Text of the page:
Weihrauch HW77K custom in Airmasters FTS stock
Pics thanks to 'murkywaters' on the Airgunbbs.com.
He said: "So I posted up a few weeks ago about a rifle I bought through an auction (original post), I could see it was a HW77K with a serial number dating it to 1986, with the chrome action, moderator and walnut stock I could tell it was something special, but I wasn't sure on what it consisted of being the auction was online so I couldn't try it out - sight unseen just online pictures.
With the action being chromed this threw me out and still does, I would love to more about this specific gun, why, when and where the chrome was applied, was it an Airmasters one off or a previous owner decided to have it done, either way it fits right into the mid 1980's where Airmasters were producing these beautiful guns.
Once I got the gun home you could see it had been sat around for a few years, the chrome had tarnished, the stock was flat and dull but in really good condition with no dings dents or chips, so I stripped it all down to restore. This is when I knew the internals were not FTS unfortunately, it had a Vmach kit installed and badly, the piston was really tight in the comp tube and the chrono confirmed this with 8ftlb, so I sized the piston seal, cleaned, fettled, polished and used correct lube in small amounts, its now at a consistent 11.2ftlb, the action has come up really nice with a light polish of Autosol.
The stock, I love this stock, it has some stunning figure to it combined with being an iconic shape from the era, it just needed the right treatment, after preparation I have been adding thin light coats of Trade Secrets Rapid oil and drying for a few days, this is where the figure has really started to pop, after drying I couldn't wait to rebuild it.
Now it is all back together with a Tasco scope to match the rifles age and it really is a stunner, at the moment it could do with a tin or two pellets through it just to bed in the internals properly so I'll enjoy doing that."
Richard Welham, whose father John Welham started Airmasters, replied: "Nice FTS stock.
"We never produced a chrome 77 so that must have been done elsewhere. Silencer looks like one of ours.
"Looking at the stock, it’s a good grade of walnut but missing the brass inserts in the fore-end stock screws which is a bit unusual, so it leads me to believe that this is a very early basic model.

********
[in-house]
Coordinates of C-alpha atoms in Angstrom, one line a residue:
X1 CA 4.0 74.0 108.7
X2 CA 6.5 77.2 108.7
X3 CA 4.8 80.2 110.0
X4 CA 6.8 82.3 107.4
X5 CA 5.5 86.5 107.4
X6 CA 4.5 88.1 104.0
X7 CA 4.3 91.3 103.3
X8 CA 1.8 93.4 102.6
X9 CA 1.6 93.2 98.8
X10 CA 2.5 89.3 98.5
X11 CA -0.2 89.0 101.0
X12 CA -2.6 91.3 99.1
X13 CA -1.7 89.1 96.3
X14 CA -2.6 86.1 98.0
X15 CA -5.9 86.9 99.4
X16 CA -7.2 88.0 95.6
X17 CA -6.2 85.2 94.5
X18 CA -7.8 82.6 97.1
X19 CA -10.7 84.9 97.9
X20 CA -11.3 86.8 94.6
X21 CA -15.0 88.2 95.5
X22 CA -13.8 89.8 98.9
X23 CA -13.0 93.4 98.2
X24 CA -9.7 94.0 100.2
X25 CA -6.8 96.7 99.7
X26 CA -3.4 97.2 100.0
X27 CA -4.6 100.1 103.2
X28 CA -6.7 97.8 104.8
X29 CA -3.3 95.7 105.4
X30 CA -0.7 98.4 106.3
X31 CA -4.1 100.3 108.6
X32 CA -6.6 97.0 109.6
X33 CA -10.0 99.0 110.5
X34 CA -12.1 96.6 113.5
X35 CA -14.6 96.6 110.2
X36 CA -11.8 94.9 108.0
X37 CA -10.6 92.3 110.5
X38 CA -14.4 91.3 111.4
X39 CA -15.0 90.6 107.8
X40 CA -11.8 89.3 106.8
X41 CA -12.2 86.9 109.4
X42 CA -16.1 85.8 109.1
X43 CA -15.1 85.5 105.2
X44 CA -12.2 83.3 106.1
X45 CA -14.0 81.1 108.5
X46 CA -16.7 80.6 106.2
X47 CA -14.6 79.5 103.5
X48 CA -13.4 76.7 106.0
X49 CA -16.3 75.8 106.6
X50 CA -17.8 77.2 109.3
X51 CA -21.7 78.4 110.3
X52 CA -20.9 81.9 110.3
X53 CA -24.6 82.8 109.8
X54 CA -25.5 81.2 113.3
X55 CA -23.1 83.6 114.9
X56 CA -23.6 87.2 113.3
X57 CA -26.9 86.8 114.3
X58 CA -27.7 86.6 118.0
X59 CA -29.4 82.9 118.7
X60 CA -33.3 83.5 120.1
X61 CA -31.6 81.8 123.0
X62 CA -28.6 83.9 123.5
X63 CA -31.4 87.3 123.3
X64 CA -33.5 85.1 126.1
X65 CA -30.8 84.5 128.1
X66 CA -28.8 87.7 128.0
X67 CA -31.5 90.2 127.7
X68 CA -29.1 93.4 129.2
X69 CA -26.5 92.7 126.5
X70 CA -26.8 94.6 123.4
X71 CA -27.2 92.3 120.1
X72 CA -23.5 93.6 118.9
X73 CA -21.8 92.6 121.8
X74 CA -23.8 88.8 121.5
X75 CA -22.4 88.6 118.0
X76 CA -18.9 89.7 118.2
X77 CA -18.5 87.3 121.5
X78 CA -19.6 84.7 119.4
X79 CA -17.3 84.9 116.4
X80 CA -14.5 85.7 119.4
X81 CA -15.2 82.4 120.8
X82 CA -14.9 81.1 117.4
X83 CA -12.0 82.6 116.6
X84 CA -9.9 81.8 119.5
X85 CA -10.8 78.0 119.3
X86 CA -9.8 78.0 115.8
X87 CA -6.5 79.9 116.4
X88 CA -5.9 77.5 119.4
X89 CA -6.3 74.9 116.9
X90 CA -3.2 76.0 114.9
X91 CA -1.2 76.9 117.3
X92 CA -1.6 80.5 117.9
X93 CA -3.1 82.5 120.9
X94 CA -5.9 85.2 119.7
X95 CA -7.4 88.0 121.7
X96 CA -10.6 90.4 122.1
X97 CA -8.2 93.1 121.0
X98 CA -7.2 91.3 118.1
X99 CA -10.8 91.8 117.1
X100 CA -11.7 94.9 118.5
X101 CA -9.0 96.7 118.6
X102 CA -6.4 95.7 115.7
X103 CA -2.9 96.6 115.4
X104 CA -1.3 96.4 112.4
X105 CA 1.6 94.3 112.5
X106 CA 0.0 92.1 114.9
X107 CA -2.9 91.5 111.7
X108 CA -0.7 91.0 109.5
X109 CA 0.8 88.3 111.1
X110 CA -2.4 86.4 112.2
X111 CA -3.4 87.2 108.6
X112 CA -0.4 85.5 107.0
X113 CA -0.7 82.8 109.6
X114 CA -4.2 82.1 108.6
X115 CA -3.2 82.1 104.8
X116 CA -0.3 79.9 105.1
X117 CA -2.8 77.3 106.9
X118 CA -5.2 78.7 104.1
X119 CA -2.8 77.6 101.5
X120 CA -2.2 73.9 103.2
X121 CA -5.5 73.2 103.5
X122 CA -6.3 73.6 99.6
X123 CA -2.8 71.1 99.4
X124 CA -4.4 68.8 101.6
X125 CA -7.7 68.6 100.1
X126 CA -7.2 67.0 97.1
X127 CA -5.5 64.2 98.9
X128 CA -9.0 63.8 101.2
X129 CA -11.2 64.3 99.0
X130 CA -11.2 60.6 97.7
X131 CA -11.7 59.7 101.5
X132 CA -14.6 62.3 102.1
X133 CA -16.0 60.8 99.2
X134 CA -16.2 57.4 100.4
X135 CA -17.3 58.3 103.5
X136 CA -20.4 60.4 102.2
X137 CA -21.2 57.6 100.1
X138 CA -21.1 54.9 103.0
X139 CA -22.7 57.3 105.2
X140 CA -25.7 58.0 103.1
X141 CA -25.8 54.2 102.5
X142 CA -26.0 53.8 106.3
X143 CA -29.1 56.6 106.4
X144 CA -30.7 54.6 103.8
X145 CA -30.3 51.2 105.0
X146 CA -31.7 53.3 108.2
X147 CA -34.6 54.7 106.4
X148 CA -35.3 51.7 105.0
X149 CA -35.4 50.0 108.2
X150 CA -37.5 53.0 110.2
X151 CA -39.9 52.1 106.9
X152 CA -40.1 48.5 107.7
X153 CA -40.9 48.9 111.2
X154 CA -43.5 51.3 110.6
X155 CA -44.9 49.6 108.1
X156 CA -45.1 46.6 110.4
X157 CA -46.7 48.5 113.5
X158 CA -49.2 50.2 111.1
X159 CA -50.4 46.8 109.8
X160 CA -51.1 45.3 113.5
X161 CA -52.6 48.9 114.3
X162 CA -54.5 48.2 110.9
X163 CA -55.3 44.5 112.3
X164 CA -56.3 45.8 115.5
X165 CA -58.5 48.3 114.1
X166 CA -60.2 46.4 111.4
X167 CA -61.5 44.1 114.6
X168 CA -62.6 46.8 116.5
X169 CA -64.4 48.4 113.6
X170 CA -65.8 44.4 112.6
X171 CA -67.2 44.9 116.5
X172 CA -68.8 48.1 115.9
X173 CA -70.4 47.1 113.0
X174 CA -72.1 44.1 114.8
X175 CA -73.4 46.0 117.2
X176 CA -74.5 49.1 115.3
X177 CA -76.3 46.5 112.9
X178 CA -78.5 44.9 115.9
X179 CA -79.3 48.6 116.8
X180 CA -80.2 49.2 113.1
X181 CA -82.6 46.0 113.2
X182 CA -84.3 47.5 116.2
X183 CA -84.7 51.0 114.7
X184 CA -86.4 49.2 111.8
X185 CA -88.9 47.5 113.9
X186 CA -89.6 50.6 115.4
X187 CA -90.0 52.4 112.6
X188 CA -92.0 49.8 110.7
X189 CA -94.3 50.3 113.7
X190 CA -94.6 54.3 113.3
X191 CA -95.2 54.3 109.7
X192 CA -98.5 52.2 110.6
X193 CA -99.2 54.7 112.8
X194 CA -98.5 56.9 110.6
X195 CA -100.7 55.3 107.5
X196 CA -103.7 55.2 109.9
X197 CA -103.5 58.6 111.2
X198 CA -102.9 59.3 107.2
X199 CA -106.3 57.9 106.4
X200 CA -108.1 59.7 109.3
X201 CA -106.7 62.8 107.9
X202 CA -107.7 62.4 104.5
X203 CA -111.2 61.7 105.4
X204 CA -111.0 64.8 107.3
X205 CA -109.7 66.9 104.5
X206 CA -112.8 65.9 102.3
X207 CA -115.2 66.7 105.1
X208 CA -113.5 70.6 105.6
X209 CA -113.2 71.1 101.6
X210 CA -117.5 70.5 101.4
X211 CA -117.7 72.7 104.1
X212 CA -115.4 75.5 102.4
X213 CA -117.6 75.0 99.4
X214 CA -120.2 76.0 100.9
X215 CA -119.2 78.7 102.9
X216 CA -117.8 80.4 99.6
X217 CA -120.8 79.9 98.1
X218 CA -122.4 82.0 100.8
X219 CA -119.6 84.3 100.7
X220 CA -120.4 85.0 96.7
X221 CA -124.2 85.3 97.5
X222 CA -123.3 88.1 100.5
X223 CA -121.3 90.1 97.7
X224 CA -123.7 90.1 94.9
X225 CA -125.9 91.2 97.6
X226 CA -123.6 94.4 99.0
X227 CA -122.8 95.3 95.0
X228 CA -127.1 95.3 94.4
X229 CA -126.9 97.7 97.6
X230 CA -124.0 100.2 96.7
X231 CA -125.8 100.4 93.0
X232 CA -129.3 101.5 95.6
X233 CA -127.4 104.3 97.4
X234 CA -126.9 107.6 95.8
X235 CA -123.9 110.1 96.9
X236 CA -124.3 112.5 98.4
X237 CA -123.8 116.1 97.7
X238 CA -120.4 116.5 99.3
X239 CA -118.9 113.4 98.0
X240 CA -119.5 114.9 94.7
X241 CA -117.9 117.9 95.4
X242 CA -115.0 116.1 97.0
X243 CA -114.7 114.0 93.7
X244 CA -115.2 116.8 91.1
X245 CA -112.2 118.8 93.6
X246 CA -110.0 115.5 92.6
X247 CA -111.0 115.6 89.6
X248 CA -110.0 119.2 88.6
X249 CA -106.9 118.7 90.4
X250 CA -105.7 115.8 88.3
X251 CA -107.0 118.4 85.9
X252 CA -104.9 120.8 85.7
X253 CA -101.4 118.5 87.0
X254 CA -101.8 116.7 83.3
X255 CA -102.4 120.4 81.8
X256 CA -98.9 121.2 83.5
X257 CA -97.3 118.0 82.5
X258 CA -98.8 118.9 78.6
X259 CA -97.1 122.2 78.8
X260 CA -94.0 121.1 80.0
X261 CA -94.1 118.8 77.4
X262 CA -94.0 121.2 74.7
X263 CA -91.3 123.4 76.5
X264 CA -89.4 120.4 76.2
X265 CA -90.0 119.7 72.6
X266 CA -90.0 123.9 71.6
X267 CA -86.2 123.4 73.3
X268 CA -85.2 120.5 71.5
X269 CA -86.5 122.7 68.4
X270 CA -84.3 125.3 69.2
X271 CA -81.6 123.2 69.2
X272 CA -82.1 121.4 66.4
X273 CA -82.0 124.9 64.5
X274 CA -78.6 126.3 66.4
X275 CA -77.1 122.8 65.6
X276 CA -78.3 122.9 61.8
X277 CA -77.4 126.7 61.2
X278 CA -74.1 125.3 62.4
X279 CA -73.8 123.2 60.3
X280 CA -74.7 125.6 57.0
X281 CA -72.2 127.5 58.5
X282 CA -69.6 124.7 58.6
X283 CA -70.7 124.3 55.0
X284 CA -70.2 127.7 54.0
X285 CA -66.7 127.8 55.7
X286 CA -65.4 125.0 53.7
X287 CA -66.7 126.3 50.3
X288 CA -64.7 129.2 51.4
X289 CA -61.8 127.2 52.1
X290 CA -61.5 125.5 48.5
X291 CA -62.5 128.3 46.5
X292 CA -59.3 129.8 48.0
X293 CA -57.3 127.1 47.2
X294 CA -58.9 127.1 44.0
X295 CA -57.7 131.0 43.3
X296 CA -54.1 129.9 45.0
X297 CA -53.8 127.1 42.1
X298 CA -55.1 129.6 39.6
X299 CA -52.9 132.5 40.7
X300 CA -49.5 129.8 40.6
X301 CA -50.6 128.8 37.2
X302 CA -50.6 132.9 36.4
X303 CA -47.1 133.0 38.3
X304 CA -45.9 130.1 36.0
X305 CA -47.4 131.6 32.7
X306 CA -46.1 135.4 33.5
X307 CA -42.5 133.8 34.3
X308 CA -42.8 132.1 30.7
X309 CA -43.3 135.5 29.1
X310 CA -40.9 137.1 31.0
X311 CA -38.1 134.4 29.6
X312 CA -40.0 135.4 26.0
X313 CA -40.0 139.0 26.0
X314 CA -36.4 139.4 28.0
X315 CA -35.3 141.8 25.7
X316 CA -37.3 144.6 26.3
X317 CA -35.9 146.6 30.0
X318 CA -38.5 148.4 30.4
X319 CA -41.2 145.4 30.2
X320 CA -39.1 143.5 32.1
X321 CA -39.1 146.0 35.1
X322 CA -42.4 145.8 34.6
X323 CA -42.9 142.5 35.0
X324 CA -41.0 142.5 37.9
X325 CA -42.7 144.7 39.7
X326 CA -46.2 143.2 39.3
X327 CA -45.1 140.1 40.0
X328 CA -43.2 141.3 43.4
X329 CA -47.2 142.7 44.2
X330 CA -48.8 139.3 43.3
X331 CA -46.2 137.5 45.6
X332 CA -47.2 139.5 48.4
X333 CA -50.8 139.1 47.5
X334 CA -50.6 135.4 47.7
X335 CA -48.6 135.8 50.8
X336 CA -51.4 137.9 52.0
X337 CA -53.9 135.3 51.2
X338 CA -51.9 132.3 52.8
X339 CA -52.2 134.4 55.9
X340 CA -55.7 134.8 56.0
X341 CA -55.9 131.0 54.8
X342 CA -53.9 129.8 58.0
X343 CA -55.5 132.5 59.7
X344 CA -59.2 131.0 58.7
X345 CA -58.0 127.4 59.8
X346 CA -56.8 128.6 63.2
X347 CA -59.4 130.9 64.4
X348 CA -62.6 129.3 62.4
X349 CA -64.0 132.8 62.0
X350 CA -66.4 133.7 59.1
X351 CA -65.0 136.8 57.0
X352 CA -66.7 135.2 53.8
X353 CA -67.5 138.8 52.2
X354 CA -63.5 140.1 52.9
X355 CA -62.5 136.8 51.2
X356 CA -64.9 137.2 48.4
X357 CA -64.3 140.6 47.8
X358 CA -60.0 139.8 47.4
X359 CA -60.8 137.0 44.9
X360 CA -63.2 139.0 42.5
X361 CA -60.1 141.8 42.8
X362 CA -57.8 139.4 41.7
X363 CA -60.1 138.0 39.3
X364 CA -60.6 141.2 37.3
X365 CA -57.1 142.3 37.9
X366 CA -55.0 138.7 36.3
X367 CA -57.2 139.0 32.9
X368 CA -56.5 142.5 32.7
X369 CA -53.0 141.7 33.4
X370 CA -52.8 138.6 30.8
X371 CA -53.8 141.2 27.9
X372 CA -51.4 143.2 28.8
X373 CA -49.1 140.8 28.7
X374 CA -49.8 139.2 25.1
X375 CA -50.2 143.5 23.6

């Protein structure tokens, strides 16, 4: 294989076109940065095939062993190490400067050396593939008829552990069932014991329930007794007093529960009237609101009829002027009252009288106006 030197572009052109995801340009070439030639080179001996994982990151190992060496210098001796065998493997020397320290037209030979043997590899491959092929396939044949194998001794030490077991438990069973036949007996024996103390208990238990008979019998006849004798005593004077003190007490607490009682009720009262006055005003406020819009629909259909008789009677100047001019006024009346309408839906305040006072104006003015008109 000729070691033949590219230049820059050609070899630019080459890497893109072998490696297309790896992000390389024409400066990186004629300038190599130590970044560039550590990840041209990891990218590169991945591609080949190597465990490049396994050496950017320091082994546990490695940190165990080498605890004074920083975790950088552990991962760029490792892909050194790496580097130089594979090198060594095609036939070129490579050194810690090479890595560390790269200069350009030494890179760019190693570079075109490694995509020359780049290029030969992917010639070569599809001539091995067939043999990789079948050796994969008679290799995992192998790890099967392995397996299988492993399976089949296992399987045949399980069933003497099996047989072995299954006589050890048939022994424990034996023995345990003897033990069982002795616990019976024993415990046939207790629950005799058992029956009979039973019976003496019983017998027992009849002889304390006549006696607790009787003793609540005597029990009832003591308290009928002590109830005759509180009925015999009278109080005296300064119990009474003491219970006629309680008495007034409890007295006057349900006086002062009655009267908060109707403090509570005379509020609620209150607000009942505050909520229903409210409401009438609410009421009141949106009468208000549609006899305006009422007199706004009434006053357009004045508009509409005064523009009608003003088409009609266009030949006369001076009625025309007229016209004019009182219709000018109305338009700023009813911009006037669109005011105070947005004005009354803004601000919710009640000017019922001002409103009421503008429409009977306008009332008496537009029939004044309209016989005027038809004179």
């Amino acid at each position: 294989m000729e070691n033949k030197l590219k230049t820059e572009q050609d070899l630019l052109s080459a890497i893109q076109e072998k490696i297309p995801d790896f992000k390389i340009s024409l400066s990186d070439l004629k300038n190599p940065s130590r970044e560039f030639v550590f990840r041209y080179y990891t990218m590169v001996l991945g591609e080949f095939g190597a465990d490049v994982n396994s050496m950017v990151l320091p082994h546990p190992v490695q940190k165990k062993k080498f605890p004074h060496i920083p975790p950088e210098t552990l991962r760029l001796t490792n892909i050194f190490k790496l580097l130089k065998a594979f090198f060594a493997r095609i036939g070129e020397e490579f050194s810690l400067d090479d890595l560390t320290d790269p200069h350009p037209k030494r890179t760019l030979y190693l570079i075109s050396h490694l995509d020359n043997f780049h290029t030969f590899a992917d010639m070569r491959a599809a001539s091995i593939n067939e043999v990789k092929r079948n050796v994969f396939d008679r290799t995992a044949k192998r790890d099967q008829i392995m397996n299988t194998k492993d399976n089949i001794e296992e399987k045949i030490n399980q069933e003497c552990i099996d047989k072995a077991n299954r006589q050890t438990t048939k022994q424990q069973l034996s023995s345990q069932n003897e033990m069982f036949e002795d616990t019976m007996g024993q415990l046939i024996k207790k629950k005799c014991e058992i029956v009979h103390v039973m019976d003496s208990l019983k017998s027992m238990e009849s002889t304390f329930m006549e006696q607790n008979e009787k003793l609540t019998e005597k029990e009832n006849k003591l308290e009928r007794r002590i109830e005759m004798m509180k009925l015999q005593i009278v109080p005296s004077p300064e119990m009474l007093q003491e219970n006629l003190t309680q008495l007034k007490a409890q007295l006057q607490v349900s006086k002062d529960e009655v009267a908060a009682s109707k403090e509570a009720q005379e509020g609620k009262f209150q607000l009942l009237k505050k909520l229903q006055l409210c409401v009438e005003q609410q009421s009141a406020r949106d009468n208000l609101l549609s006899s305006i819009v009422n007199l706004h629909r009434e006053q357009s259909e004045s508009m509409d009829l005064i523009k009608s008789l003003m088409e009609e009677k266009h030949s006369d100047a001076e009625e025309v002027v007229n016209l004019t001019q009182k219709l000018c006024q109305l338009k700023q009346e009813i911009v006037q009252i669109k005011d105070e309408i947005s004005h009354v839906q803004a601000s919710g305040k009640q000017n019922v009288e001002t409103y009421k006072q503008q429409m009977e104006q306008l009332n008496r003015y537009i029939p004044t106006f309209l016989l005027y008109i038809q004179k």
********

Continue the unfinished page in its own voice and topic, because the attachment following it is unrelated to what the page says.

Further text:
"If, as I anticipate, the piston and cylinder are standard it would have been a ‘stage 1’ tune which was very basic. I would imagine that the V-Mach kit was added when the rifle needed servicing at some point.
"I would suggest that the scope is 5 years to early and the mount not really appropriate. As Mach suggests, one of the Tasco AG range would be ideal, or of course a nice Zeiss compact in an appropriate Sportsmatch mount. Then you are bang-on period....
"At the point we introduced the FTS - late '85, pretty much everything people are talking about now, us and Venom, were doing by then. We may not have understood the science back then, as well as it is understood today, but we could recognise the results.
"As to numbers, there were probably around 75-100 FTS and FT variations produced... That number is for all models but very much a guesstimate, based on average 2 per month for 4-5 years.
"Numbers were low, because it was an expensive rifle, equivalent price today would be £1700ish for a basic model FTS.
"The unique thing about the FTS is that each grip and thumbhole was fitted to the original owners hand. So you might have massive hands, buy one today that was made for someone with really tiny hands and find it very uncomfortable. - buyer beware!"
Another one, with muzzle, rail and cocking lever made by John Ostler. With thanks to Matt:
Original ad pics:
And another pic, I think of the above rifle when new, with thanks to Richard.
Weihrauch HW80 (Steve Pope, in Gary Cane stock)
With thanks to Geoff.
Custom HW80 Mk1
With thanks to Ian for these pics.
Cerakoted by Liquid Steel Designs, Lancashire, UK
Internally tuned by LSD
Machined custom forend by LSD
CS Stocks choice grain timber
Rowan extra set back trigger
Engraved by Don Blocksidge
From LSD's website:
What is Cerakote?
Cerakote is a Polymer-Ceramic coating that can be applied to metals, plastics, polymers and wood. The formulation used for Cerakote ceramic coating enhances it's physical performance properties including abrasion/wear resistance, corrosion resistance, chemical resistance, impact strength, and hardness.
Each of these properties has been tested to guarantee that Cerakote is the most durable choice for Firearm finishing. Cerakote ceramic coatings are state-of-the-art technology designed to out perform all other finishing processes. They are available in a range of colours and surface finishes which can be applied to almost any firearm. Stocks and telescopic sights can also be protected too.